I haven’t posted any figure drawings in ages. They’ve been building up for a while so here are some of my gesture drawings from a fantastic workshop that Sarah Airriess (former Disney animator, animation assistant on Duet, and animator on Ethel and Ernest) gave during the Animation Base Camp back in August.

We began with two-minute poses and worked within shorter and shorter amounts of time until we were using our wrong hands for ten-second poses … the sketches below are in approximate order, so you can see the progression (or degeneration) of the drawings. There were many, many more – one of the great things about gesture drawing is the sheer output. This is a selection of the few I could bear to look at …

I had a wonderful time. It’s been too long since I’ve spent so much time doing real-life gestures!


If you haven’t seen my previous storyboards from the Animation Base Camp, you may want to start here.

The story revolves around odd-couple animals at a therapist’s office. Throughout the camp I worked on several different versions of a scene involving a shark.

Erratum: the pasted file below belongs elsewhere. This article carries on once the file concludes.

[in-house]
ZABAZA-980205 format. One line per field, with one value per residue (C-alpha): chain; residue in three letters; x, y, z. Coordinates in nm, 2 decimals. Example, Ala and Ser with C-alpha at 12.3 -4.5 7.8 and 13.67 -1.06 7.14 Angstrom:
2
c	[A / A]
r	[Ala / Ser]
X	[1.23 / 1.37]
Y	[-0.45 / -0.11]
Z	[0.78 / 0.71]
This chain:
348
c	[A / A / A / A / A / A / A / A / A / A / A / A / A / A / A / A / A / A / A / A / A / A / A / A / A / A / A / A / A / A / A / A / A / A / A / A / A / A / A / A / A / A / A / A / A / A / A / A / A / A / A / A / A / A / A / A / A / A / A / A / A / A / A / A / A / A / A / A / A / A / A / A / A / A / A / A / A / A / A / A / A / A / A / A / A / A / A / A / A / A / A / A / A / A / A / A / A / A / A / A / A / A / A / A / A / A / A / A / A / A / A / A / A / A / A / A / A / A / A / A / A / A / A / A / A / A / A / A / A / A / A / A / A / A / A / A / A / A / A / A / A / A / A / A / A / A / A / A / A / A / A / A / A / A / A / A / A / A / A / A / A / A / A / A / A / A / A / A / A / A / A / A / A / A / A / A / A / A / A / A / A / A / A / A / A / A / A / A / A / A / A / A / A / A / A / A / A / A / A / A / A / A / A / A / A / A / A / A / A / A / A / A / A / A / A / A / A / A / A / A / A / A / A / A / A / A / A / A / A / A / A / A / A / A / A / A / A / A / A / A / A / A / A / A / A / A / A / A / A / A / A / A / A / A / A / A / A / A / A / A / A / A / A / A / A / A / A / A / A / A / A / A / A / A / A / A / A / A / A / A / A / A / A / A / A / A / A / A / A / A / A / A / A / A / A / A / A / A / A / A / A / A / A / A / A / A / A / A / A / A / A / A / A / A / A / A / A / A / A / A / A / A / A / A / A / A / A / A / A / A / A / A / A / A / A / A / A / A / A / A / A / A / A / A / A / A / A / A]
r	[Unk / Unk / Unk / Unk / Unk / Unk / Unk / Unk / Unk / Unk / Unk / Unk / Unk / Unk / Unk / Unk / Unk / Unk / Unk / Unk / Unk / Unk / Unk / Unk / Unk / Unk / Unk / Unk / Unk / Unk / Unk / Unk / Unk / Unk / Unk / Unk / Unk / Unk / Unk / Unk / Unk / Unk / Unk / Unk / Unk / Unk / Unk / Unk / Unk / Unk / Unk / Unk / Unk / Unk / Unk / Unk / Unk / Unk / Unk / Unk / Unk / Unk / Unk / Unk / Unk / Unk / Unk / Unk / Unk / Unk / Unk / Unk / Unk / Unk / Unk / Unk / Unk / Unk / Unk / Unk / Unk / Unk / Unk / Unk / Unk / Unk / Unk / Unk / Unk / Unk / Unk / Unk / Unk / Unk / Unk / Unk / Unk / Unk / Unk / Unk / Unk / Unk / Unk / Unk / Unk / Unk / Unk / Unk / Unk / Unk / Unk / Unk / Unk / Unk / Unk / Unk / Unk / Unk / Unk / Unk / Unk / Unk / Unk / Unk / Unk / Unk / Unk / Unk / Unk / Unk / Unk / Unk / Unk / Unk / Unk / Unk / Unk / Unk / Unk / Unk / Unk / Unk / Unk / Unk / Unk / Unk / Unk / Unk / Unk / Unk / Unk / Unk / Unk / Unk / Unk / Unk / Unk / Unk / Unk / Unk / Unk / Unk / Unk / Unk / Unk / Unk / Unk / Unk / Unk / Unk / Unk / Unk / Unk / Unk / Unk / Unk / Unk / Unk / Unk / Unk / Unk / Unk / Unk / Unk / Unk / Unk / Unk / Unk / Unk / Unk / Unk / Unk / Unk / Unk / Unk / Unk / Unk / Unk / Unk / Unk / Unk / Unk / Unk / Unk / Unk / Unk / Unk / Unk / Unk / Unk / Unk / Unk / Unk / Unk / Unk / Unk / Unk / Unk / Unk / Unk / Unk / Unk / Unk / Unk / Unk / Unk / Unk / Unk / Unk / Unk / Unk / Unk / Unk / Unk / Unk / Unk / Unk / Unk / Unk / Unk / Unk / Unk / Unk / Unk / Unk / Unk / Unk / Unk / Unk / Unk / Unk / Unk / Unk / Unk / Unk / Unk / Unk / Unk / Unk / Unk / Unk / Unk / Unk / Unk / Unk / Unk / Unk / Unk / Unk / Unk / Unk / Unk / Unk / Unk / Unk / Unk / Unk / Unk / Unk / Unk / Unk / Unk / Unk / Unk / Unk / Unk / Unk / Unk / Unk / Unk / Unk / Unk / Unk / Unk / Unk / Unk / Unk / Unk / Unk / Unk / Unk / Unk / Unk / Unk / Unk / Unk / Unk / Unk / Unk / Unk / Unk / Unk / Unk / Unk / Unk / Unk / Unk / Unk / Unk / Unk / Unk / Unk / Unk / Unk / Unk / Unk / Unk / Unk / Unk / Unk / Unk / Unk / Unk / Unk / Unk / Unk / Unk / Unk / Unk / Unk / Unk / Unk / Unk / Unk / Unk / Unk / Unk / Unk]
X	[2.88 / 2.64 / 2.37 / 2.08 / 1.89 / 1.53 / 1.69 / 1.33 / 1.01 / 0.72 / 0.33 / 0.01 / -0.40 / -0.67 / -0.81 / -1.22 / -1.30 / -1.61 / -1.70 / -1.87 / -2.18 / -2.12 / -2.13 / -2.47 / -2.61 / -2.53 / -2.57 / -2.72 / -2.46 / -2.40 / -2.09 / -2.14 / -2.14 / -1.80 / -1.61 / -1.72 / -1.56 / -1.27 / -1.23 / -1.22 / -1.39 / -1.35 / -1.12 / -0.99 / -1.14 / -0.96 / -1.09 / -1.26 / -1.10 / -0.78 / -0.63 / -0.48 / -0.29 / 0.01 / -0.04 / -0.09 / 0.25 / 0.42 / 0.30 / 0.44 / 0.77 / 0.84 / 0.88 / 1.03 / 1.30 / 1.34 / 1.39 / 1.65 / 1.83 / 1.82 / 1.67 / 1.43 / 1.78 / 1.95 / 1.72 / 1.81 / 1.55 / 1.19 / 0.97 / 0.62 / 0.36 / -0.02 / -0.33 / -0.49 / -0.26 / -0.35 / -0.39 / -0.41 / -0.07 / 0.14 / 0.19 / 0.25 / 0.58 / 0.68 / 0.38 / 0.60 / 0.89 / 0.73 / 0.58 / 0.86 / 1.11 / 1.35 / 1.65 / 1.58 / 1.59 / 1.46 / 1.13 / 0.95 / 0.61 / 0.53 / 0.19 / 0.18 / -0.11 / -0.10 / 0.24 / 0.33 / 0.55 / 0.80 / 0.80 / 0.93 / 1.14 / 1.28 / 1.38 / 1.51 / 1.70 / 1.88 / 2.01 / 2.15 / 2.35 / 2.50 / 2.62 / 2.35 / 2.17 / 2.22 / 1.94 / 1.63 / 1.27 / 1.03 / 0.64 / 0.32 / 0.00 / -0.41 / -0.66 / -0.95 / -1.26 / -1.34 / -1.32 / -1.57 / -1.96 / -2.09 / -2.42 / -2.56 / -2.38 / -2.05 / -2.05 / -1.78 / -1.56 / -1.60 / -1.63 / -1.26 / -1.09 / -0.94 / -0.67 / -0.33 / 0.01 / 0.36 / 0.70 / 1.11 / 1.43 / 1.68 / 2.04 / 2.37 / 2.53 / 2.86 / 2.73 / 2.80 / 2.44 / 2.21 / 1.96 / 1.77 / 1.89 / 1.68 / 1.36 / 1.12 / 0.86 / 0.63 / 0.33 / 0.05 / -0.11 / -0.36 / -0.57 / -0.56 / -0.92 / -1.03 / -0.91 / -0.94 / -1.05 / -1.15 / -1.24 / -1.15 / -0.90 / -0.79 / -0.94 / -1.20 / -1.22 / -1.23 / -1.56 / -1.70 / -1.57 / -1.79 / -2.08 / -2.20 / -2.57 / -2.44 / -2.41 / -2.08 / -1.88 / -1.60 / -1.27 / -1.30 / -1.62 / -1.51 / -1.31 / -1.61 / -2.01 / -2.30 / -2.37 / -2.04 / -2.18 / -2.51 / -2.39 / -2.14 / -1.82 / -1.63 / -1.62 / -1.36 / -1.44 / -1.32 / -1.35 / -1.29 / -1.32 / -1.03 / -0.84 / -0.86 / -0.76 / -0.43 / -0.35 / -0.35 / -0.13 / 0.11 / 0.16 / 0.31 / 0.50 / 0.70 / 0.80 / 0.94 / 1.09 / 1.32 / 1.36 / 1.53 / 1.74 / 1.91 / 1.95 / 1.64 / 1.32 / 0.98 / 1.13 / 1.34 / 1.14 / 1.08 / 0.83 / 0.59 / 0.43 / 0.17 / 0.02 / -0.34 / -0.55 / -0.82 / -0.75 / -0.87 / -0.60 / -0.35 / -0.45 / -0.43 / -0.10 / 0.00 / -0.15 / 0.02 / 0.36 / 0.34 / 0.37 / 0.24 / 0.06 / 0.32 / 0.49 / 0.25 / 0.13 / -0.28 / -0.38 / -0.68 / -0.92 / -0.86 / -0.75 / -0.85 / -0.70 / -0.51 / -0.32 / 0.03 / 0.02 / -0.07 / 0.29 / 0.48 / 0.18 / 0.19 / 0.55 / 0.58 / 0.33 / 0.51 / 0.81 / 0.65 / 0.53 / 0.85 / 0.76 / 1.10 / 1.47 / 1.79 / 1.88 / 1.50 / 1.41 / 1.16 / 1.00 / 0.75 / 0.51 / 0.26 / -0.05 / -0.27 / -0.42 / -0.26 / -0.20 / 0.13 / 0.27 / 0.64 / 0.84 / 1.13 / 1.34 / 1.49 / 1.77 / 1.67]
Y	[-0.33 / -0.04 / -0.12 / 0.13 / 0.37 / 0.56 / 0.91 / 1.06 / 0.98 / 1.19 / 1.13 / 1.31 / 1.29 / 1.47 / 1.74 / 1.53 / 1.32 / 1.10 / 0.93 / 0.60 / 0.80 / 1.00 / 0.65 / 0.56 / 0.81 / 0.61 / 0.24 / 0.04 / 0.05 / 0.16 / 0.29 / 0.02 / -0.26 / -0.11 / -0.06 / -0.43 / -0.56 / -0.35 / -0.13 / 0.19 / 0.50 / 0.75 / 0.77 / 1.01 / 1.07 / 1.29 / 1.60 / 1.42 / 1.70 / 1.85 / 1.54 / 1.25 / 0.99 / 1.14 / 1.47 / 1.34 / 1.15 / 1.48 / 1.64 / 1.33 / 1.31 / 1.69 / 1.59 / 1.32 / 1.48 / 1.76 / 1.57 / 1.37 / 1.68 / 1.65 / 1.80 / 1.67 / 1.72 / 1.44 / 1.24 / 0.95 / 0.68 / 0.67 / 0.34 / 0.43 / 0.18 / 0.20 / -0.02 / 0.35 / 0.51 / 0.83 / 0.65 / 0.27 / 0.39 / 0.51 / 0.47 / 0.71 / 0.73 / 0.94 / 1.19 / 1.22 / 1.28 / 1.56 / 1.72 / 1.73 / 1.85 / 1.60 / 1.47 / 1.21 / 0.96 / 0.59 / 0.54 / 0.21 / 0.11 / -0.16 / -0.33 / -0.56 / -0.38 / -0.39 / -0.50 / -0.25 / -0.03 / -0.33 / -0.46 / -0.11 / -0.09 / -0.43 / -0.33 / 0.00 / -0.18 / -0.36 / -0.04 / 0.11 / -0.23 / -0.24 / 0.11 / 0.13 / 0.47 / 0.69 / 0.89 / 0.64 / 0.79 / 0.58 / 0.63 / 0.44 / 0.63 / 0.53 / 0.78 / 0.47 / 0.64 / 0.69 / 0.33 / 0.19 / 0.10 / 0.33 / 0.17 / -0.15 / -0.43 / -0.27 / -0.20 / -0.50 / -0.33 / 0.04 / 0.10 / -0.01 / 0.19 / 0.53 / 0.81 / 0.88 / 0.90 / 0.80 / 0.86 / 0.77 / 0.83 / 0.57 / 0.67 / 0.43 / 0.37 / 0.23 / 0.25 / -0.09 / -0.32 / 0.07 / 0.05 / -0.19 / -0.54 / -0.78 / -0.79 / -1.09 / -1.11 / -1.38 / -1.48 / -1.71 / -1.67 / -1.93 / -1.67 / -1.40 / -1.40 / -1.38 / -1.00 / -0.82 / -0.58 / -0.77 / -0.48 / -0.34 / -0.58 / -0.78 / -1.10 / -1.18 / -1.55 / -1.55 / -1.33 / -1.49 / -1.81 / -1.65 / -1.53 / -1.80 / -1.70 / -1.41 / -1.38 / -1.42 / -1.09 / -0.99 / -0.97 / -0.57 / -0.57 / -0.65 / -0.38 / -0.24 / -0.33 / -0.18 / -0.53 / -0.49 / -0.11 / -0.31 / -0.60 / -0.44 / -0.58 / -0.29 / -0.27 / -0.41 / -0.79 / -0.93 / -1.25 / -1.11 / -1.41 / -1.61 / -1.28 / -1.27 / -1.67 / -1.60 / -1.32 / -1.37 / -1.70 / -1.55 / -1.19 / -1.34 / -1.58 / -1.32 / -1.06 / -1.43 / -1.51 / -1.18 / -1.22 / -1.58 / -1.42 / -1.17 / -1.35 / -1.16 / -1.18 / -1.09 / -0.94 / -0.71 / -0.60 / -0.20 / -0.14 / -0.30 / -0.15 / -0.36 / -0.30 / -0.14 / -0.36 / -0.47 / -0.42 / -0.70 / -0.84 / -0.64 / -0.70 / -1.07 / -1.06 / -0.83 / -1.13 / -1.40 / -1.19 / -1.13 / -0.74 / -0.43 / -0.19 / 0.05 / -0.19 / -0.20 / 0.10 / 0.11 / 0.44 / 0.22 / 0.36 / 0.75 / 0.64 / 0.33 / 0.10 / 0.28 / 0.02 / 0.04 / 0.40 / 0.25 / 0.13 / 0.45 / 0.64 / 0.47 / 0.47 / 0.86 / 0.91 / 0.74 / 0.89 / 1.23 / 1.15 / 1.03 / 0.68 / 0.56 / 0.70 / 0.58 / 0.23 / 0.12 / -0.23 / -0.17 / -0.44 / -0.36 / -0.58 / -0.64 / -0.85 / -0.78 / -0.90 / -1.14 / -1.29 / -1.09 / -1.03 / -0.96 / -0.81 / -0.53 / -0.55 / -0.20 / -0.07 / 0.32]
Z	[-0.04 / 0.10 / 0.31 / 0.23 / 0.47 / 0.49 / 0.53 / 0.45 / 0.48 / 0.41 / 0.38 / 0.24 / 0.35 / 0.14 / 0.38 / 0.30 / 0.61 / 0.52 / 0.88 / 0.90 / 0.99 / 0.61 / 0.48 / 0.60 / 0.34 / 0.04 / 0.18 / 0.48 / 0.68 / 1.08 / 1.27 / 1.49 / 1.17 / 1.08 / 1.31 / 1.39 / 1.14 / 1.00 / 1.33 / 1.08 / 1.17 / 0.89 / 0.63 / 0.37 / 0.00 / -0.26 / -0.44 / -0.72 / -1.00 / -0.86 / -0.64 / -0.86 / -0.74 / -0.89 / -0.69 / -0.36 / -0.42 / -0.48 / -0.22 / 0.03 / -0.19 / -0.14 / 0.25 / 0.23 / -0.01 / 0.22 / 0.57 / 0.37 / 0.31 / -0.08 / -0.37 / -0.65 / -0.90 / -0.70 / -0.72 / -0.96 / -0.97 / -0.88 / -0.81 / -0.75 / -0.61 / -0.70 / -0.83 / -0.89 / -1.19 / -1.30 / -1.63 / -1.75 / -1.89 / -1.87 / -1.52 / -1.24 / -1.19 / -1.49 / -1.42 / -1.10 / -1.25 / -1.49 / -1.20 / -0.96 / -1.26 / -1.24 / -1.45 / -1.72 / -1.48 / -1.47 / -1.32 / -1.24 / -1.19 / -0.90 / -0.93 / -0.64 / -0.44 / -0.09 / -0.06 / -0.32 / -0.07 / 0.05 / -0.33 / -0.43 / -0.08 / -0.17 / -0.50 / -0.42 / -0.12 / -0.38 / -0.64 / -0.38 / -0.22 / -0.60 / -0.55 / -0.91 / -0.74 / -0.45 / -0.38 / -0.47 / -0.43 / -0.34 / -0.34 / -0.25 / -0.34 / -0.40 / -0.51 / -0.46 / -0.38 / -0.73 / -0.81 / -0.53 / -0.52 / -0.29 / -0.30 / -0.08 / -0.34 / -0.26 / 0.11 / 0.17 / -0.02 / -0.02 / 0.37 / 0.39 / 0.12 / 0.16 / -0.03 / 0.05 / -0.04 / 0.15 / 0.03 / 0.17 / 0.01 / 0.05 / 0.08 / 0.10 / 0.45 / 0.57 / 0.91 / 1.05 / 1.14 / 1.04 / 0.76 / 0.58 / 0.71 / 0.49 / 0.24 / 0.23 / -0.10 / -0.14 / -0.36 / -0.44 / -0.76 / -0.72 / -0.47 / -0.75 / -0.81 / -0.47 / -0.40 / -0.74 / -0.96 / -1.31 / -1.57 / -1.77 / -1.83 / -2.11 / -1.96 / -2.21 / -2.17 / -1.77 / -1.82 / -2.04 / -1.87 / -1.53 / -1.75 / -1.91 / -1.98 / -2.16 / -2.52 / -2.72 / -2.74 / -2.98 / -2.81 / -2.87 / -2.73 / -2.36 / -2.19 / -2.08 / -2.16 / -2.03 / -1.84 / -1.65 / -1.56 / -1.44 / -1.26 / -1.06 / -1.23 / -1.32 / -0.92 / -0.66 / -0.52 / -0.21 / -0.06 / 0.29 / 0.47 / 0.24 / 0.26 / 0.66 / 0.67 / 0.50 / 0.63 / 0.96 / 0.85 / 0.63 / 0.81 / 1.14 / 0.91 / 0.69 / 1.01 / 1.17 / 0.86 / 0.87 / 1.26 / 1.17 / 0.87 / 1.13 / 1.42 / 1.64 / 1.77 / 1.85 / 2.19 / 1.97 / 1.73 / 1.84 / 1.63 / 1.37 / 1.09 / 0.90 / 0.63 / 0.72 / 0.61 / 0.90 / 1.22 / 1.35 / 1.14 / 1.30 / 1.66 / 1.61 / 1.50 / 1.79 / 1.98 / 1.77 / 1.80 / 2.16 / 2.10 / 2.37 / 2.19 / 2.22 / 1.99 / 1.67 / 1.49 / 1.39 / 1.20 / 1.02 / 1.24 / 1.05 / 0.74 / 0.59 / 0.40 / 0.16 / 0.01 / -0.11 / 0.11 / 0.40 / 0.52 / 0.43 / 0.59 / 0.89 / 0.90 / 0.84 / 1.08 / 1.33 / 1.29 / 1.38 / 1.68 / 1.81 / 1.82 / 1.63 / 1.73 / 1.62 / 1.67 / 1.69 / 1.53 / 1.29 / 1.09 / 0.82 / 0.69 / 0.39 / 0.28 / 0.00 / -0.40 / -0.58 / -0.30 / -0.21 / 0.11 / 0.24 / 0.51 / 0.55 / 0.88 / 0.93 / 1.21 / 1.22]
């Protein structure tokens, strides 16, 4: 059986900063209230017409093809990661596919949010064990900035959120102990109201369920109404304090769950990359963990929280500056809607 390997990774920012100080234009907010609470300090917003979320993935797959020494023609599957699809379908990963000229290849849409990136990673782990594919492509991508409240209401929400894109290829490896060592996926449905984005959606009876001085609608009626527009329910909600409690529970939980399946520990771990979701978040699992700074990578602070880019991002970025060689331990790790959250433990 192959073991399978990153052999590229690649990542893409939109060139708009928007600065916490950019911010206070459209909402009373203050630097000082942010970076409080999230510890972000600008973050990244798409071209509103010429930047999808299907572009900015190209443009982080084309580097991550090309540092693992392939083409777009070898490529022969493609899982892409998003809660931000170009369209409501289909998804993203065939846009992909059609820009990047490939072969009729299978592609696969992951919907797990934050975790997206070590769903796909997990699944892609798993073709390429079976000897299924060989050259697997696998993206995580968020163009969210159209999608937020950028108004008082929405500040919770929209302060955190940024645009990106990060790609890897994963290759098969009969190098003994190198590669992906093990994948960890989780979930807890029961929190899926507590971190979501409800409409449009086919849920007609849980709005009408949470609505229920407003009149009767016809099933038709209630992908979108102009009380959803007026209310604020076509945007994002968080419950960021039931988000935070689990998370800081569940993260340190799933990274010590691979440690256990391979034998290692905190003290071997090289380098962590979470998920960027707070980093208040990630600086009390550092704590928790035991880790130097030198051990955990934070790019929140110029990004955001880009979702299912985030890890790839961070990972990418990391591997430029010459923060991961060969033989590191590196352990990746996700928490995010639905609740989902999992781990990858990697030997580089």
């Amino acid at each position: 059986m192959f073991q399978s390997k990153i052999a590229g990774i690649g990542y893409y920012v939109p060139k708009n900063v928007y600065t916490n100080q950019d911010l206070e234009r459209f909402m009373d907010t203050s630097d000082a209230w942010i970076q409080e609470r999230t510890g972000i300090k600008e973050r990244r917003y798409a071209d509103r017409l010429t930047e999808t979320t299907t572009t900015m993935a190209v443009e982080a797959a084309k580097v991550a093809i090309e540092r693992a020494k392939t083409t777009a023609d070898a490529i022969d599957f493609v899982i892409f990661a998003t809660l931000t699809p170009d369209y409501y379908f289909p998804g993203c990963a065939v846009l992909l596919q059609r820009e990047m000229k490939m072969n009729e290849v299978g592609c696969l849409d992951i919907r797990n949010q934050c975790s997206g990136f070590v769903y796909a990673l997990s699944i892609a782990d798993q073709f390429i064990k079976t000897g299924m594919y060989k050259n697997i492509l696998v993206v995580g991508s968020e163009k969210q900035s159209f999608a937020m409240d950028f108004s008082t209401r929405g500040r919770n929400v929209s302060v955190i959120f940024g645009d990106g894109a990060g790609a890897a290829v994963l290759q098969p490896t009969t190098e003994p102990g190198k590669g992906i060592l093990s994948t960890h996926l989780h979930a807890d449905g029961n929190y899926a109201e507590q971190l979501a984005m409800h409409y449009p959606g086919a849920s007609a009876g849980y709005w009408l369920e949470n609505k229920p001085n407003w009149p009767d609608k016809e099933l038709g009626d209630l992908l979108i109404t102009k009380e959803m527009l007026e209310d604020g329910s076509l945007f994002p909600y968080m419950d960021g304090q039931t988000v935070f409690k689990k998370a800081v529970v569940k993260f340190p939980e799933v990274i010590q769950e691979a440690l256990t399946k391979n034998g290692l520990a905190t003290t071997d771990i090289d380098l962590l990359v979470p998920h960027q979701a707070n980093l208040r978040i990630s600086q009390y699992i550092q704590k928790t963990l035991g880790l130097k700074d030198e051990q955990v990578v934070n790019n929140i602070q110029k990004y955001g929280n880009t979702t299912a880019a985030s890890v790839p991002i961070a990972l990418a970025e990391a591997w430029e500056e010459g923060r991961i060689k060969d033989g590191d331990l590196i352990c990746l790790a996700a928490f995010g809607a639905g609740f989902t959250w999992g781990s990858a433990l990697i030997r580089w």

Here’s my first, rough, pass:

A cleaned up version with a different take:

The final version, from the animatic:

In the final version the shark became female, the length of the scene was condensed considerably, and a lot of the humour came from the audio rather than the visuals. (Imagine the shark’s line read in a strong Glaswegian accent.) Given the overall pacing of the story it was the right way to go, but I missed the fun I had drawing the therapist’s reactions.

During the Animation Base Camp we had opportunities to come up with additional gags which were, in some cases, added to the story. Here are some of my shark ones:

See another board from the Base Camp here!

I’ve been taking part in Inktober – a challenge to do one ink drawing every day of October. They’ve all been posted on my Twitter but I’m just now getting round to posting them here. I haven’t followed the official prompts; instead I’m drawing costumes through the years referencing John Peacock’s fantastic book Costume: 1066 to the Present. Along the way I’m creating little stories for each pair of characters. It’s been fun!








Up ↑